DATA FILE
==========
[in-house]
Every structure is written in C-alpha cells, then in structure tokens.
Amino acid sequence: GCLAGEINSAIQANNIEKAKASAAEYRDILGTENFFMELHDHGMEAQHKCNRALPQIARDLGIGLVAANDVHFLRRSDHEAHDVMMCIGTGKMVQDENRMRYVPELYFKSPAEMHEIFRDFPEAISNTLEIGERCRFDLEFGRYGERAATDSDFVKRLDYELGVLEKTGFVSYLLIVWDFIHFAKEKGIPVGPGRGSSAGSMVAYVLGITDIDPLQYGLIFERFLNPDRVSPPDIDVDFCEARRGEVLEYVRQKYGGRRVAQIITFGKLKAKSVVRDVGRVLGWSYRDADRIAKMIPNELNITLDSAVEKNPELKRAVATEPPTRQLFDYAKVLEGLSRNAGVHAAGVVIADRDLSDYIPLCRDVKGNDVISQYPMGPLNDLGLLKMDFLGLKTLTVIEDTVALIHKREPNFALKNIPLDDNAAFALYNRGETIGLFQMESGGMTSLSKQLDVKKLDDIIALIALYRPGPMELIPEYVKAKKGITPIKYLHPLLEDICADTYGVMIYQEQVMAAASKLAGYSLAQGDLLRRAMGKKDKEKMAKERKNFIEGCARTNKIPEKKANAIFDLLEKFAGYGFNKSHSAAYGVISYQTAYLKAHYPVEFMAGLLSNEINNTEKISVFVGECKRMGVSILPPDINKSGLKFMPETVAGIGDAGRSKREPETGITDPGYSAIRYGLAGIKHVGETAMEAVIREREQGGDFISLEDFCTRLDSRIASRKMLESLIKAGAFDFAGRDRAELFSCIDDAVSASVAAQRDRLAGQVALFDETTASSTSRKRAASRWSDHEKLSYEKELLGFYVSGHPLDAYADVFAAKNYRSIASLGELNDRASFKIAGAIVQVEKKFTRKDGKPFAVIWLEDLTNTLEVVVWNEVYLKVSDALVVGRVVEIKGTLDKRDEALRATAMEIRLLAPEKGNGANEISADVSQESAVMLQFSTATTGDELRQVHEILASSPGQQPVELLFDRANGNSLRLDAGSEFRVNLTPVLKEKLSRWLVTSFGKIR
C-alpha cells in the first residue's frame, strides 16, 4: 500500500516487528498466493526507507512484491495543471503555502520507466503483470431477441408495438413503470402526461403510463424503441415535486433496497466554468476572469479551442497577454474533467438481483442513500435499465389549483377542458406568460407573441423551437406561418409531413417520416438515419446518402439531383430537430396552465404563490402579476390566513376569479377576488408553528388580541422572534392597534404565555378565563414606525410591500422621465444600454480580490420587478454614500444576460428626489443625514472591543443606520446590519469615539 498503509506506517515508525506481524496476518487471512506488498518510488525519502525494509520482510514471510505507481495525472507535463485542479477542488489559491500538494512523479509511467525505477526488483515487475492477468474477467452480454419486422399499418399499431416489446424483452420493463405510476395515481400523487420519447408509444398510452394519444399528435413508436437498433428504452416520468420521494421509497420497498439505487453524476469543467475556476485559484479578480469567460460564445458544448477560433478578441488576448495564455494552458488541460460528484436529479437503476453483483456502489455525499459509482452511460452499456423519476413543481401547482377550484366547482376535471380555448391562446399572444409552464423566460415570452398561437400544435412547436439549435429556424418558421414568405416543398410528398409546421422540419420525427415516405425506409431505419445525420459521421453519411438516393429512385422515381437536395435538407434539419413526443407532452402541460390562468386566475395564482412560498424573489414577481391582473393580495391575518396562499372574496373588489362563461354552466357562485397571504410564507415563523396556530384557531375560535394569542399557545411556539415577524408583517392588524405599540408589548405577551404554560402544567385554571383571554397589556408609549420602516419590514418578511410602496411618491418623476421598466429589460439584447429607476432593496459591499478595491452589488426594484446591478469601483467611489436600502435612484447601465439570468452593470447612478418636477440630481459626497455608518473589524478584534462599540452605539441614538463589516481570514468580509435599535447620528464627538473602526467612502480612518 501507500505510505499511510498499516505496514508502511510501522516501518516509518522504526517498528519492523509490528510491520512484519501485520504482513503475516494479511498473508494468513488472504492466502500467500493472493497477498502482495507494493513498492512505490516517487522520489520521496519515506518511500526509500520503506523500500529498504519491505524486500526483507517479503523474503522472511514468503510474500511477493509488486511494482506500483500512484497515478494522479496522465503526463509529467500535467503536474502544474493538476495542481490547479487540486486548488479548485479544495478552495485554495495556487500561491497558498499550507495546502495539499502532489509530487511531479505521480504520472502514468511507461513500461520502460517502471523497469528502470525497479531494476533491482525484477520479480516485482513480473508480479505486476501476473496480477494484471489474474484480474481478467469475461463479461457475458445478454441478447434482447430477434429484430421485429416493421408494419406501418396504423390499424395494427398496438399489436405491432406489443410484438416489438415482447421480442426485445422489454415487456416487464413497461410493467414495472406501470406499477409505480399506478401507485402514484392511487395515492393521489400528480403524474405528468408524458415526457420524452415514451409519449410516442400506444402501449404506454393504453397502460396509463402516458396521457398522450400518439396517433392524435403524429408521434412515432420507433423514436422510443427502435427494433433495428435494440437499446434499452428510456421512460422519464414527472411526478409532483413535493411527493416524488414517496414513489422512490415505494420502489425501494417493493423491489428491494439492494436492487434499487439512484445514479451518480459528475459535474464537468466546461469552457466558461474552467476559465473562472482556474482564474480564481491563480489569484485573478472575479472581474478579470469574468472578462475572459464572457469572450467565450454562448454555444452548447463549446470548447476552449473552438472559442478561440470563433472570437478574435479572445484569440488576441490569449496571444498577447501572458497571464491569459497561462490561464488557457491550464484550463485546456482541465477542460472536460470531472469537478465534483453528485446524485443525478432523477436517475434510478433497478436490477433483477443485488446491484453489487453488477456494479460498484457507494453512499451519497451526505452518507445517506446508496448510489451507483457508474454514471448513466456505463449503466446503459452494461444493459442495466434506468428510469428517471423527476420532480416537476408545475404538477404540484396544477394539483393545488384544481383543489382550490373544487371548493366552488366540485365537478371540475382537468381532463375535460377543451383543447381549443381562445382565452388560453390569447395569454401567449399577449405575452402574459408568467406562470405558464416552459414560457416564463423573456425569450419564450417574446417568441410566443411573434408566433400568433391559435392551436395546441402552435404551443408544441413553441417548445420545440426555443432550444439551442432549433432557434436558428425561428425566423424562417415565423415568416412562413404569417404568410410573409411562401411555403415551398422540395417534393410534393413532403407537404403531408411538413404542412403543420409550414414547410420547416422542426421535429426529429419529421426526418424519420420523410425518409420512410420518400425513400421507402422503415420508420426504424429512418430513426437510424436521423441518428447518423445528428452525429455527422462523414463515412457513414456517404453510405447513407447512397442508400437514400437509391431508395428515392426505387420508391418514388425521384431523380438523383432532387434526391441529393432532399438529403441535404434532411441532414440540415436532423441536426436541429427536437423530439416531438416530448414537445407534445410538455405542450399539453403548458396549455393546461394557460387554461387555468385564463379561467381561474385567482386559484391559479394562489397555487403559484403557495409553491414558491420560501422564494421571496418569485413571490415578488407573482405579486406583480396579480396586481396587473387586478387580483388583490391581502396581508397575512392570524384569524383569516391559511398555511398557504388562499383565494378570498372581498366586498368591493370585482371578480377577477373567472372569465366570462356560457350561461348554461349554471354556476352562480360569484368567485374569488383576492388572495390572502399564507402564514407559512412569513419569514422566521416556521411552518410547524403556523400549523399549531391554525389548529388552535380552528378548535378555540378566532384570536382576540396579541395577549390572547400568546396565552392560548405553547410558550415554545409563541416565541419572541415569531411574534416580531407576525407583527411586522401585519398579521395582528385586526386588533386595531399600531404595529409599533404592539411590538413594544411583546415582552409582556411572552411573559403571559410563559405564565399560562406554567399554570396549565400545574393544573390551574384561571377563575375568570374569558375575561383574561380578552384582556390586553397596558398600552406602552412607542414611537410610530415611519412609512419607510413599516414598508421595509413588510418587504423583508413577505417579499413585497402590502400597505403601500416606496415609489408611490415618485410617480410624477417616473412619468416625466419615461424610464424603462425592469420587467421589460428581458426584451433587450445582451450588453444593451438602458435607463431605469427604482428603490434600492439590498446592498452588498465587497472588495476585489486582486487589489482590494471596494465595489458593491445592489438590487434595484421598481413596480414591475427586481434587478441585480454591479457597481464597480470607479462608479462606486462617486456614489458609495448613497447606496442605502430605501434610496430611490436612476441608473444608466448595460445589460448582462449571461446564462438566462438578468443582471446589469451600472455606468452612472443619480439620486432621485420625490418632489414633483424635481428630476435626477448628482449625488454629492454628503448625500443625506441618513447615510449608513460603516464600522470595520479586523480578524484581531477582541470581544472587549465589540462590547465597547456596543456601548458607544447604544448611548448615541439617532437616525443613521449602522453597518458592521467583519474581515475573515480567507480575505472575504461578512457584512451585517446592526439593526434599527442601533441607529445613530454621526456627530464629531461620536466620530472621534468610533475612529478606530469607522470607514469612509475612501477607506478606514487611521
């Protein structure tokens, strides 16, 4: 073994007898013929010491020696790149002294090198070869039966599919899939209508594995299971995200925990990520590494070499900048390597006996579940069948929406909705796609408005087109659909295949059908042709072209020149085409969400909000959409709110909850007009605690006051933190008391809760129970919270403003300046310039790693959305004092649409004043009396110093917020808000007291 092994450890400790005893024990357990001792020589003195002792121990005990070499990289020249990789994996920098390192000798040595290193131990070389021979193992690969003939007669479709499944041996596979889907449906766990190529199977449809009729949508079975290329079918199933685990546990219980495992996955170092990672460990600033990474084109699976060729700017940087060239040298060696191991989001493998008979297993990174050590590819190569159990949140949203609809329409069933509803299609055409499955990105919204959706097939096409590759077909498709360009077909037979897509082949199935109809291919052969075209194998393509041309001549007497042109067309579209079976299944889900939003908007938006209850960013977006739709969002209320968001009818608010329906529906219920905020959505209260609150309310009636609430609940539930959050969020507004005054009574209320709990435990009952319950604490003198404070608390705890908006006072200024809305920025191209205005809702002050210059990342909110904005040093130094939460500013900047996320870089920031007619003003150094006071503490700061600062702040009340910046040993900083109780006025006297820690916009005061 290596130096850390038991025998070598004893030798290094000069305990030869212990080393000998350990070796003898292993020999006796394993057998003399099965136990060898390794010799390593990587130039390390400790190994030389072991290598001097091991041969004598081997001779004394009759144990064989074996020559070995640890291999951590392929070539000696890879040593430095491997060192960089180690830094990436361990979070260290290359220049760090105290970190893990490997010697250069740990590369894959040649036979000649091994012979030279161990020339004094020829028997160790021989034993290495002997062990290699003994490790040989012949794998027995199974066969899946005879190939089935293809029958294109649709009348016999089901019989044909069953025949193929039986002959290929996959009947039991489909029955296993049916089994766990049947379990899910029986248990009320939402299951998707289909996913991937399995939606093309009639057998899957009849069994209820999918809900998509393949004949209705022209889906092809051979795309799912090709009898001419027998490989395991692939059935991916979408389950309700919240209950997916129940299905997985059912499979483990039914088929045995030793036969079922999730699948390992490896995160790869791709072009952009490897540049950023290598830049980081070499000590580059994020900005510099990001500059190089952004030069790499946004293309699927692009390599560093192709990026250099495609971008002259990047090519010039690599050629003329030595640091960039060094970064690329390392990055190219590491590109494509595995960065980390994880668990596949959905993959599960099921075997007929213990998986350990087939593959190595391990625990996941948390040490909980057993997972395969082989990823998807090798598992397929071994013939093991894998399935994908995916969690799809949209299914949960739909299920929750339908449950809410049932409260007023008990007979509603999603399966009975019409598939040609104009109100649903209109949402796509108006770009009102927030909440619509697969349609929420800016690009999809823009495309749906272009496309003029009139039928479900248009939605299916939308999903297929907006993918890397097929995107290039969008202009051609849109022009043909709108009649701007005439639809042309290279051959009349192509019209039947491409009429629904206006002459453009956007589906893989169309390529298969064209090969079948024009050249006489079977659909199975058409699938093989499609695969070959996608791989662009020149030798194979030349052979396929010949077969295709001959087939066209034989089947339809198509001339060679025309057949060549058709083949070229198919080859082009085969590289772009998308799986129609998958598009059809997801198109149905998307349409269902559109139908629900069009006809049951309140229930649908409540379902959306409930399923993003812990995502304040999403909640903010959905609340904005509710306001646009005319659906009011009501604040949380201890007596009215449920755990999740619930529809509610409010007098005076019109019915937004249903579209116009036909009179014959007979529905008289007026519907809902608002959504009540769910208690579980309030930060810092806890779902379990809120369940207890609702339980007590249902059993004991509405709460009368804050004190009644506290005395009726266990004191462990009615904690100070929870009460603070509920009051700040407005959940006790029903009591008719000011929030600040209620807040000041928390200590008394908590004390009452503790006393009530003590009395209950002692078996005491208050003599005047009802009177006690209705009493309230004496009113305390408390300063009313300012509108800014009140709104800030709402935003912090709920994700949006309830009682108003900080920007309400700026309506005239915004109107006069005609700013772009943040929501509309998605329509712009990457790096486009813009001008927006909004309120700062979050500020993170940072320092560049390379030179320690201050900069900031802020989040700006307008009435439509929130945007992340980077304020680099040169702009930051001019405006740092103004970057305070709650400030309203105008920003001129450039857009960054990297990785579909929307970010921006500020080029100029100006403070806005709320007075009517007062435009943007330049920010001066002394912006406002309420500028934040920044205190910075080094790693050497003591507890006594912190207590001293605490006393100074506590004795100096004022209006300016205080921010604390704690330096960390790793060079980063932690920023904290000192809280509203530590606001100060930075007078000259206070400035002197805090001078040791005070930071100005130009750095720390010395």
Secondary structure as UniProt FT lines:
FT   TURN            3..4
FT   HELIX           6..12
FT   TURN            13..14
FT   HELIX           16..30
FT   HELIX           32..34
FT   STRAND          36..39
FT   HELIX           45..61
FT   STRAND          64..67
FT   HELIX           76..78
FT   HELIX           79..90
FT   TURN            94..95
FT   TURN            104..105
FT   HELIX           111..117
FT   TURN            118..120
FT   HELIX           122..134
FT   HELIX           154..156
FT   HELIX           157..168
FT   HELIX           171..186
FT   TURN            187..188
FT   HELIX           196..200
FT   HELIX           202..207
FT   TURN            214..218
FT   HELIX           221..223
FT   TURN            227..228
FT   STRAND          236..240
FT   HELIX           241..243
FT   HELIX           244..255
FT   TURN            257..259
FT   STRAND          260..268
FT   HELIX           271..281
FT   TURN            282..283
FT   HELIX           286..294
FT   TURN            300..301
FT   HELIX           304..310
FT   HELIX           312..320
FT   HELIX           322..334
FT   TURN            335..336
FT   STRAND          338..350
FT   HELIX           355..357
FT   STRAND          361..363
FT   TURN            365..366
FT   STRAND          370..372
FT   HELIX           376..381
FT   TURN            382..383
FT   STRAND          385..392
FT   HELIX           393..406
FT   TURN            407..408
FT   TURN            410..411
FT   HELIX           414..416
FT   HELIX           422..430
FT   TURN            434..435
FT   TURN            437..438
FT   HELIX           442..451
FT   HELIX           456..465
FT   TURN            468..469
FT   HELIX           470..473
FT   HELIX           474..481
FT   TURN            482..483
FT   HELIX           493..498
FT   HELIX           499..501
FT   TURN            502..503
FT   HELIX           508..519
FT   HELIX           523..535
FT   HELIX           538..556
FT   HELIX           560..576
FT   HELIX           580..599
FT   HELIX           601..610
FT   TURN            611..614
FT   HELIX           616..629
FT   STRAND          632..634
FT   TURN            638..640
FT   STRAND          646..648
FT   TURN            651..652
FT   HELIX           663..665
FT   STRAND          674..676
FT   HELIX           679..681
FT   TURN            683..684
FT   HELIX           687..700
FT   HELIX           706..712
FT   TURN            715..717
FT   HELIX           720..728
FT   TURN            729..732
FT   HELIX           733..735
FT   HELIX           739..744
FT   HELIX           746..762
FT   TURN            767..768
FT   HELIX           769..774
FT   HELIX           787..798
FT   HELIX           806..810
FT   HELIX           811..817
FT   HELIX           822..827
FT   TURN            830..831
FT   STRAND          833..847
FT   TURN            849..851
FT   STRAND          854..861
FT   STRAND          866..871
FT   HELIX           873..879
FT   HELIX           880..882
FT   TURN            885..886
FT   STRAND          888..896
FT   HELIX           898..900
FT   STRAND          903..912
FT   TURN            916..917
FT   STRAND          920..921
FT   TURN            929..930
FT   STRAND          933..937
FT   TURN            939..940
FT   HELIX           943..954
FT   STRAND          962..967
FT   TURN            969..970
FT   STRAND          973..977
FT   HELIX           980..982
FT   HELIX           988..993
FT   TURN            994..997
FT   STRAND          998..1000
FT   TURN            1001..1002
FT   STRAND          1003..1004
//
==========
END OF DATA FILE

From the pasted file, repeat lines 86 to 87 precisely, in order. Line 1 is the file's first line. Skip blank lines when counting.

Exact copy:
FT   TURN            715..717
FT   HELIX           720..728